In re Shanaira C.

Connecticut Supreme Court

August 10, 2010


The Supreme Court determined in this case that the intervener-appellant, the biological father’s girlfriend, had standing to participate in a contested motion to revoke commitment/transfer of guardianship hearing, notwithstanding the trial court’s previous denial of the intervener’s motions for visitation and custody. The Court also held that parties have a statutory right to an evidentiary hearing on any contested motion to revoke commitment.

Shanaira had been removed from her father and his girlfriend’s house and placed in DCF’s temporary custody. The girlfriend successfully intervened in the case, but her motions for guardianship and visitation were denied. Shanaira was then adjudicated neglected and committed to DCF. Subsequently, DCF filed a motion to revoke commitment and transfer guardianship to the biological mother. The intervener, though present for the contested hearing, was not permitted to call or question witnesses.

On appeal, the appellate court agreed with the intervener that she had standing to participate in the contested hearing. However, the court found that the intervener’s due process rights were not violated because the nature of her interest in the case had changed since her motions for guardianship and visitation had been denied. Additionally, the court held that the limited participation afforded the intervener was harmless because the testimony she wanted to elicit occurred without her calling and questioning witnesses. Justice Borden, sitting on the appellate panel, vigorously dissented, objecting to the informal proceedings employed by the trial court and opining that such proceedings surely violated the intervener’s right to be heard on an important contested custodial issue.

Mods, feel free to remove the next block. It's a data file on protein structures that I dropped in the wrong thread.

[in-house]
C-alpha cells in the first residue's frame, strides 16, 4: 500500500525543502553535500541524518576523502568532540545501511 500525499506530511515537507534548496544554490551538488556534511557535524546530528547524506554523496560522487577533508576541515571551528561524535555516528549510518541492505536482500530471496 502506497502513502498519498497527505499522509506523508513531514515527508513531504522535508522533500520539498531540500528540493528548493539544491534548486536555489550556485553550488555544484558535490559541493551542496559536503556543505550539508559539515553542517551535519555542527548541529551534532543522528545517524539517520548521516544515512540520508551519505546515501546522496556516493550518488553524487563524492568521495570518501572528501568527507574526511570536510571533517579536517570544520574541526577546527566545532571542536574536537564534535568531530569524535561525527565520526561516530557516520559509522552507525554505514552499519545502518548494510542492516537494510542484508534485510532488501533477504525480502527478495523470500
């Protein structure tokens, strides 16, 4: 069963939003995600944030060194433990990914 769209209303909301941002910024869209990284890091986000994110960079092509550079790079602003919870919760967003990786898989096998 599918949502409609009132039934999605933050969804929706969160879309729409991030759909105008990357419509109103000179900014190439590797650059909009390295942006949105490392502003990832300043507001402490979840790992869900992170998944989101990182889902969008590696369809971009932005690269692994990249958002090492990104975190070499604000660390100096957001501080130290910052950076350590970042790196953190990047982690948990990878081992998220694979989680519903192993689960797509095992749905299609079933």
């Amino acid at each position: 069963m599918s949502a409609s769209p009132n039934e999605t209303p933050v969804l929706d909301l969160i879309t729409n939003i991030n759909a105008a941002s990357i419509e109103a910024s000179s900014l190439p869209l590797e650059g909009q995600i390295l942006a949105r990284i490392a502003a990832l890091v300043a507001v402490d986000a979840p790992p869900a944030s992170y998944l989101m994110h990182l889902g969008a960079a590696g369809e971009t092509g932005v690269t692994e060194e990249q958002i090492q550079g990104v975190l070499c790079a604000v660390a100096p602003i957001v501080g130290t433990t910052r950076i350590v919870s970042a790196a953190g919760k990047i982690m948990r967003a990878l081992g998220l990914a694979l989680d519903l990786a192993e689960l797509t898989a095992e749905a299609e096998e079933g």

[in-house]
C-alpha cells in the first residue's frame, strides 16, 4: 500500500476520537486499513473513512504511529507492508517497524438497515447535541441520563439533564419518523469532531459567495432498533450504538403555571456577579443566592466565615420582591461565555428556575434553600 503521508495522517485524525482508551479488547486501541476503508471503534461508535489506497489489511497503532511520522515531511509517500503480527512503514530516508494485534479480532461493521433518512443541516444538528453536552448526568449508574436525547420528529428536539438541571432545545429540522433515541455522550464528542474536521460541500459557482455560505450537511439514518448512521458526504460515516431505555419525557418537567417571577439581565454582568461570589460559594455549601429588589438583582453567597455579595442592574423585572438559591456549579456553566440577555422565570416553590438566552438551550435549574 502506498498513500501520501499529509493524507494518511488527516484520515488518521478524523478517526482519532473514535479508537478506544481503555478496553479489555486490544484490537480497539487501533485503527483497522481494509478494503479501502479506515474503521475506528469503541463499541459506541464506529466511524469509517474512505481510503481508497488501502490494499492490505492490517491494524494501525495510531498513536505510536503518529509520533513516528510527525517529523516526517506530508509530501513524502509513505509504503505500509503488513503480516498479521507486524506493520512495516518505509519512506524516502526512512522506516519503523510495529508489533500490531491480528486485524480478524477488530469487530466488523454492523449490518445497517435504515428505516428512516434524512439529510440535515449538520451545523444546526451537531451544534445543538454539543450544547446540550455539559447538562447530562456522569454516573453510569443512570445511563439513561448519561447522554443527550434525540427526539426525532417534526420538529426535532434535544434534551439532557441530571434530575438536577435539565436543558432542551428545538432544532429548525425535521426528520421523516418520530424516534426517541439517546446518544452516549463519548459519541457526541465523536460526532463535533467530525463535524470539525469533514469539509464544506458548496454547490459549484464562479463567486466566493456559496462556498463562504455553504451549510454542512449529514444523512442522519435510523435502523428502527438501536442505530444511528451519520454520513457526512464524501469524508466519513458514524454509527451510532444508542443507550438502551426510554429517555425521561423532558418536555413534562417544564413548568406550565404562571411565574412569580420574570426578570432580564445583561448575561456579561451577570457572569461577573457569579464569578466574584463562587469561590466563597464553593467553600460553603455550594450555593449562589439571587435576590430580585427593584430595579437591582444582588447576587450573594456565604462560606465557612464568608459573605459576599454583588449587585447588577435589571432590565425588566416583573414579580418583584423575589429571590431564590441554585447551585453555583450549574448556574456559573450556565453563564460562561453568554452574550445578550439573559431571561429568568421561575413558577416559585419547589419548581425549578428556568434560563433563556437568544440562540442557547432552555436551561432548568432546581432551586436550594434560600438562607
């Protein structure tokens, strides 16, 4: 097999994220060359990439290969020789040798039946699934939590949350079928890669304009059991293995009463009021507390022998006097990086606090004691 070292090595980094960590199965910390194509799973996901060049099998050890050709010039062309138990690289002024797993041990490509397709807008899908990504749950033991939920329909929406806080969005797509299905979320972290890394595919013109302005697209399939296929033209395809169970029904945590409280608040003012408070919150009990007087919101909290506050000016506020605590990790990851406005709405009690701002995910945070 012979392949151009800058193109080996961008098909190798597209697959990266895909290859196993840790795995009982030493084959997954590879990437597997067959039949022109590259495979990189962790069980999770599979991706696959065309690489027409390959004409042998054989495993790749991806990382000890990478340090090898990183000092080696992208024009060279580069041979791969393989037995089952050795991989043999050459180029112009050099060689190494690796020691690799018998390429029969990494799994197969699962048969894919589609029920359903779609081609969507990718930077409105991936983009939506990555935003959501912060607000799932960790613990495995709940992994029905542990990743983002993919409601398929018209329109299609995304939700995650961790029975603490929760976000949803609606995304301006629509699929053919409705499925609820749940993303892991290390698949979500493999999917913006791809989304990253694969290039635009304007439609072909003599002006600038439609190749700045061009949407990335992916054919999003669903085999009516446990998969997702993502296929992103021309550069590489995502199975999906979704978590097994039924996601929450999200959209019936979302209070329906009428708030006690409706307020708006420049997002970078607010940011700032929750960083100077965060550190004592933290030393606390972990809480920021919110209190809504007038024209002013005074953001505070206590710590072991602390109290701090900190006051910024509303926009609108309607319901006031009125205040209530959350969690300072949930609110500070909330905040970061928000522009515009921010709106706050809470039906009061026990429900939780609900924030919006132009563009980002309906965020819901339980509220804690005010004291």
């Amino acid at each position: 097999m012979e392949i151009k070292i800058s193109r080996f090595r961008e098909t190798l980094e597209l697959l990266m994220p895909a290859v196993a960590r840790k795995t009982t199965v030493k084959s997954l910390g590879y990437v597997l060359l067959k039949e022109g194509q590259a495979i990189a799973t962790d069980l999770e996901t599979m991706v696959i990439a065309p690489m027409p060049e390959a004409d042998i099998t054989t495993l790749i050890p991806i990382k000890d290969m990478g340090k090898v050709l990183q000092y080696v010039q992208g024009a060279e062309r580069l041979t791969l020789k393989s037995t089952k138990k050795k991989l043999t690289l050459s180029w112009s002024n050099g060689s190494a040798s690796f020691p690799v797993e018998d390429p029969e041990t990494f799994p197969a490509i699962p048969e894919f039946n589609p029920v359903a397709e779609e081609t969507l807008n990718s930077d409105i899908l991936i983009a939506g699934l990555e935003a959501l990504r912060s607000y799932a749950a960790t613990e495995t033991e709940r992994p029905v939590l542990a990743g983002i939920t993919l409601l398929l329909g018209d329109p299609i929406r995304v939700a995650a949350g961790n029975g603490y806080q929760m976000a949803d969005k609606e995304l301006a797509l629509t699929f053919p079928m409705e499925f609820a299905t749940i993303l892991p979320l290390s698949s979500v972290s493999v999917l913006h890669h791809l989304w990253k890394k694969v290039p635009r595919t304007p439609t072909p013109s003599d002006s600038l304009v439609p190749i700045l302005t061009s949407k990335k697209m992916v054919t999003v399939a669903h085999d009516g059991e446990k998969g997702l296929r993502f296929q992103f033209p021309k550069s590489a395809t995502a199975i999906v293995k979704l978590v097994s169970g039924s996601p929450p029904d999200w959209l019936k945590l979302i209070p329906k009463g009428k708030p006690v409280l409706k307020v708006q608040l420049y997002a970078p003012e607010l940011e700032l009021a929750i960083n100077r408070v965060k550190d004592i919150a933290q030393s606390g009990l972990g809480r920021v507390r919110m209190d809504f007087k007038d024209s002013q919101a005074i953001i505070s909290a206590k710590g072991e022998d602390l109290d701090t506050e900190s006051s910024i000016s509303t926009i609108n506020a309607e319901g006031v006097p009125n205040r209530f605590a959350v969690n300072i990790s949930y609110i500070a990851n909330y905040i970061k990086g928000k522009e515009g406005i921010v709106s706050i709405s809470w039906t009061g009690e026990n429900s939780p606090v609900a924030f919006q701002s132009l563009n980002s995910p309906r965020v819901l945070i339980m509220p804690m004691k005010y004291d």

The Supreme Court granted cert to review the case. The Court confirmed that the intervener did indeed have standing to participate in the contested revocation hearing and appeal the court’s decision, despite the court’s previous denials of her motions for visitation and guardianship. The Court further held that the denials of these motions did not necessarily diminish the intervener’s interest and ability to meaningfully contribute to the custodial hearing. The Court noted that a motion to intervene is granted if it is in the best interest of the child. In this case, the intervener’s motion was granted because she was in a close relationship with Shanaira, who called her “Mommy.” As such, per Practice Book § 35a-4, the intervener became a party to the neglect proceeding. It was proper to permit the intervener to participate in the contested dispositional hearing and to offer evidence regarding Shaniara’s best interests.

Additionally, the Court determined that the trial court improperly restricted the intervener’s participation in revocation of commitment hearing, holding that § 46b-129(m) and Practice Book § 35a-14 (c) implicitly require a full evidentiary hearing on a contested dispositional motion. The Court reasoned that § 46b-129(m) and Practice Book § 35a-14 (c) require the court to make specific factual findings in a contested revocation of commitment hearing, and allocates burdens of proof to the parties. A full evidentiary hearing must be afforded to allow the parties to present evidence so they can both establish facts and meet their burdens of proof.

The court noted that, despite the fact that some of the testimony that the intervener wanted to elicit had already been admitted, there was still harm to the intervener because her own questions might have led the court to a different conclusion on the custodial issue. As such the case was remanded for a new dispositional hearing.

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